Later, investigators found a receipt, with Benson’s palm print, for the purchase of pieces of pipe and end caps used in the bomb. Investigators also found on Benson’s pants a single particle of zinc, which they said fell off the pipe while he was making the bombs.

Young also remembers the day they arrested Benson: Aug. 22, 1985.

"Margaret's blood was still all over the side of his van. He had been driving it all that time," he said.

Once Benson was in custody, investigators questioned him until he invoked his right to call an attorney. Young said they talked about Mother's Day, and how sad it would be to not have his mother around on that day.

"We were trying to get some emotion out of him," he said. "There was none. He just ignored it."

The money man

Dwight Brock (right) questions Diana Galloway, a federal auditor, about the transfer of money from Margaret Benson to her son, Steven, at his 1986 trial.

Dwight Brock was an assistant state attorney in Florida, specializing in white collar crime, when Steven Benson was arrested.

Brock's brother, Jerry, the lead prosecutor in the case, asked him to help with the financial issues in the case as it was going to trial.

"Tracking money — that was my forte," said Dwight Brock, who is now 61 and works as the Collier County Clerk of Courts in Florida. "The thing that stuck out in my mind was, wow, how easy this is to see what the money did. Just follow the money, and you could see what he was doing."

And what Benson was doing was spending the money, lots of it, for all kinds of things, including a house in Fort Myers and a car.

"It was obvious he was spending his mother's money on himself and his family," Brock said. "She said, 'I want to know where all the money went.' She wanted to see the books. He was supposed to provide them the next day, the day the bomb went off."

The juror

The jury, at the 1986 Steven Benson trial.

Patty Bennett was a nervous mother of two boys sitting in a jury box when the defense gave its opening statement about Steven Benson. She said she will never forget that moment.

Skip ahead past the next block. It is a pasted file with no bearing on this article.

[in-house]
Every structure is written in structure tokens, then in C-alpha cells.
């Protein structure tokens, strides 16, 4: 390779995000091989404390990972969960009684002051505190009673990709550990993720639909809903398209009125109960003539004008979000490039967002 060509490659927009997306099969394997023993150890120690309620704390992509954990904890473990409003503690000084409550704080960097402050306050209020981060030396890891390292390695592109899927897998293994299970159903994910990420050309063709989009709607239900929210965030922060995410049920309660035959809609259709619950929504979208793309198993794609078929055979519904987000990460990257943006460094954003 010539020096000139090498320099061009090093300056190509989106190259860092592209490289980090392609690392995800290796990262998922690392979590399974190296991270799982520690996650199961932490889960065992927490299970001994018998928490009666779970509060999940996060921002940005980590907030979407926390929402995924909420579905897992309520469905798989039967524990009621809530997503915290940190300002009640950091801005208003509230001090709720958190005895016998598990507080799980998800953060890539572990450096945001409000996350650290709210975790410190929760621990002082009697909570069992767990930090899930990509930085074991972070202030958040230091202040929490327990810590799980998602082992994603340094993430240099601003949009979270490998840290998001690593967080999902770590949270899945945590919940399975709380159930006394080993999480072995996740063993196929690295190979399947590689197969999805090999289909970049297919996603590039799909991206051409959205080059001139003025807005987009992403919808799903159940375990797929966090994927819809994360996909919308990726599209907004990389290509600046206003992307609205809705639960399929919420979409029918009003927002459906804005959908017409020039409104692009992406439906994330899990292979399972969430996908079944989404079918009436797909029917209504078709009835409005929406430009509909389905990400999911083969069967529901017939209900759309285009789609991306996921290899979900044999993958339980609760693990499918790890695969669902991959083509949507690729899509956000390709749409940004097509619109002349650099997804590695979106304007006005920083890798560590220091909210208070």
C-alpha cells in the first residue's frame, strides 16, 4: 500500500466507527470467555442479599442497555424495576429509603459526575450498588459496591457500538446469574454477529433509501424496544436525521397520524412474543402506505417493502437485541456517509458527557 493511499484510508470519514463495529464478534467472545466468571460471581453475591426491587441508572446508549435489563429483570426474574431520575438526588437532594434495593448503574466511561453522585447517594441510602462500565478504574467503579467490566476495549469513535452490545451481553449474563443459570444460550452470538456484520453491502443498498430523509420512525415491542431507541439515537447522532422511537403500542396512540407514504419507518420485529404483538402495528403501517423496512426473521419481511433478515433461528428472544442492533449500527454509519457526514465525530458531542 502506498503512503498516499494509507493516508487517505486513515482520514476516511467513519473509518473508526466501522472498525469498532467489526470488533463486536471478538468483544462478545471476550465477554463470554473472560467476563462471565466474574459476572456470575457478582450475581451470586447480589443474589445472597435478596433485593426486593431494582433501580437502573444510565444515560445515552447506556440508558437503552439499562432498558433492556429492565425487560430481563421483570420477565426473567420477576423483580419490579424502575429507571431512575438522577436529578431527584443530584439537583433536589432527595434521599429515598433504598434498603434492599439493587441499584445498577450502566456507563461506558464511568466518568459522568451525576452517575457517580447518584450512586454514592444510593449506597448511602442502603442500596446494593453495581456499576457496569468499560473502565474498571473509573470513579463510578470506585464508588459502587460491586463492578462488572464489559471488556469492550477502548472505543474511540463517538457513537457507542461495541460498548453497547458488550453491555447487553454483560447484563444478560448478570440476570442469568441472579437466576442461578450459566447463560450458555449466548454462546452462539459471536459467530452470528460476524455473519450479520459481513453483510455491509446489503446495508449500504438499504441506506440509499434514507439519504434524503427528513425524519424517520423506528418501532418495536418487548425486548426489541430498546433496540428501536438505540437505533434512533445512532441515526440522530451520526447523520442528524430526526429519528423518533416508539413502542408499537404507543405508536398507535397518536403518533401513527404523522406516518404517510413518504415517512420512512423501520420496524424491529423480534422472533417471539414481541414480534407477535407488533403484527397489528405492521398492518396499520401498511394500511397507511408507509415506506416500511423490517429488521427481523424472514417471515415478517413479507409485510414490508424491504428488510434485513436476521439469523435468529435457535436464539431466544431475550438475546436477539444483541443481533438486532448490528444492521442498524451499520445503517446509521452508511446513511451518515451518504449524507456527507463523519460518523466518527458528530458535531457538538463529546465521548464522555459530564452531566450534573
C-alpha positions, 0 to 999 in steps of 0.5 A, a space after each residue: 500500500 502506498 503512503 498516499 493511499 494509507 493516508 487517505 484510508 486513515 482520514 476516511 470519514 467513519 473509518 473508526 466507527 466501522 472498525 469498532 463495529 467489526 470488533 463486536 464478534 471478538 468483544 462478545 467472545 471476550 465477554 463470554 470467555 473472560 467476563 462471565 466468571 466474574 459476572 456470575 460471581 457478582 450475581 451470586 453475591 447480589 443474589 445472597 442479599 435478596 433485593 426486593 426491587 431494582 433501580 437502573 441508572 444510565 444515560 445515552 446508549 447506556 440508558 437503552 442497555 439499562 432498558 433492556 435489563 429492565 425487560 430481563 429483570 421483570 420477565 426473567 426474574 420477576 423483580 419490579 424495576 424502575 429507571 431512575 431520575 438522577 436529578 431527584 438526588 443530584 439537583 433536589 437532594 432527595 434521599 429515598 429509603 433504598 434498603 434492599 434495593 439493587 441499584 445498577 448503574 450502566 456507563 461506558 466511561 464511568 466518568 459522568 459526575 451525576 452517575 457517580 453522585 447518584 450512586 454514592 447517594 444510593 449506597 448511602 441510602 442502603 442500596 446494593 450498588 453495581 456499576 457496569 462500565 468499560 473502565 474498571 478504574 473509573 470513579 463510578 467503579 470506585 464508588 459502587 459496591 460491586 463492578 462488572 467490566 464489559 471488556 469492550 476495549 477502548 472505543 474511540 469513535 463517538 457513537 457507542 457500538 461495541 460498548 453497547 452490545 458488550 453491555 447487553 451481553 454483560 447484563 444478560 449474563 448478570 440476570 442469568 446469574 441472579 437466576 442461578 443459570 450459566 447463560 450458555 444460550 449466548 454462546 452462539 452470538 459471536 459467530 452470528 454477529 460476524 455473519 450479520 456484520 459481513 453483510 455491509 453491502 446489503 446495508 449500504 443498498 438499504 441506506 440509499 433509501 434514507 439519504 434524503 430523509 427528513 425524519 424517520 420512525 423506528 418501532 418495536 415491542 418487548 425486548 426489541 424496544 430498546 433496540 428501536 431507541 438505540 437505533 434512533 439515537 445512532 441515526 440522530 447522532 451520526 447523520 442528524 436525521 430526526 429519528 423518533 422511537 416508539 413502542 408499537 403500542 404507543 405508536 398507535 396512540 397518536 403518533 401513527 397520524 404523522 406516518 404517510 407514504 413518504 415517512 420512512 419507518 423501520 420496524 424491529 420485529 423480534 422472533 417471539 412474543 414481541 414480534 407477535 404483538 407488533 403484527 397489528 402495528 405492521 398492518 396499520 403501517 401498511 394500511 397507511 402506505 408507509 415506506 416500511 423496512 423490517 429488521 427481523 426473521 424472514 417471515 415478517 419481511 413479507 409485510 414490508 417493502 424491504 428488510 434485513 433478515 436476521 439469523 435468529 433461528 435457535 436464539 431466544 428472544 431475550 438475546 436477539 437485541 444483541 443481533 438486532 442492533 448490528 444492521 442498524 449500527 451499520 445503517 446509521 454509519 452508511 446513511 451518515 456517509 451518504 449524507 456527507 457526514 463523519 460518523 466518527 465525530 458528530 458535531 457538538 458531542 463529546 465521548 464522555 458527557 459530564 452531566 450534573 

"The attorney said, 'I want you to meet Steven Benson,' " she recalled. "He walked behind him and put his hand on his shoulder and he said, 'Steven Benson is a nice person. He is a good son. He is a good brother. And he is an arbitrator within the family when things go wrong.'

"Steven started to cry. His face got really red. He was sobbing."

Benson was 33, just five years younger than Bennett at the time. He was tall and thin and looked intellectual.

"At this time, I was not convinced he could really murder his mother and his adopted brother and sister," said the Fort Myers resident, now 68.

But that changed over the next three weeks, as witness after witness took the stand.

Bennett heard Kendall, who was disfigured in the bombing, testify that after the first blast blew her out of the car, she was still conscious, and she yelled to her brother to help her. He stared at her and walked away, said Kendall, who is now 70 and living somewhere in Florida.

Bennett heard about the money battles that were going in within the family, how Margaret Benson used money to control her children, how they fought among themselves and with her to gain access to the fortune, how Margaret Benson asked a secretary to inform and spy on Steven.

Bennett heard how the bombs were assembled, with nails and tacks put inside them so they would do the most damage.

"The matricide was a huge point," she said. "How do we fathom in our heads that this boy plotted and schemed, and told them where to sit so he could do the most damage to the ones he hated the most?"

After his initial outburst, Benson became stoic and unemotional as the evidence was presented against him. By the time the closing statements were presented, the evidence was clear, Bennett said.

The jury convicted Benson on the first vote, she said.

The jury was split on the death penalty, and so gave him life in prison.

The judge made the sentences consecutive, in accordance with Benson's sister's wishes.

The aftermath

This is a prison cell like the one where Steven Benson stayed.

Steven Benson turned gray behind bars and died, to little fanfare. It's been decades since his trial attracted attention, though TV specials still pop up on cable channels from time to time.

Those involved with the case say they are surprised at how it still resonates in people's minds, and their own lives. Maybe it was the money, the power and the greed, they say.

"I still get recognized," said Michael McDonnell, Benson's defense attorney, who at 74 still practices in Naples and Fort Myers. "I walk into a restaurant and people say, 'Didn't you do the Benson case? I saw you on TV. ' "

Young, the investigator, said he's seen more horrendous cases than the Benson case, ones where people killed their children by drowning them in their mother's blood.

To him, sadly, it's not a shocker, the terrible things people do to each other, the terrible things they do for money.

He doesn't know for sure why Benson has stuck with the public, and with him, all these years.

"It's still fresh in my memory," he said. "I don't know if it will ever go away or not."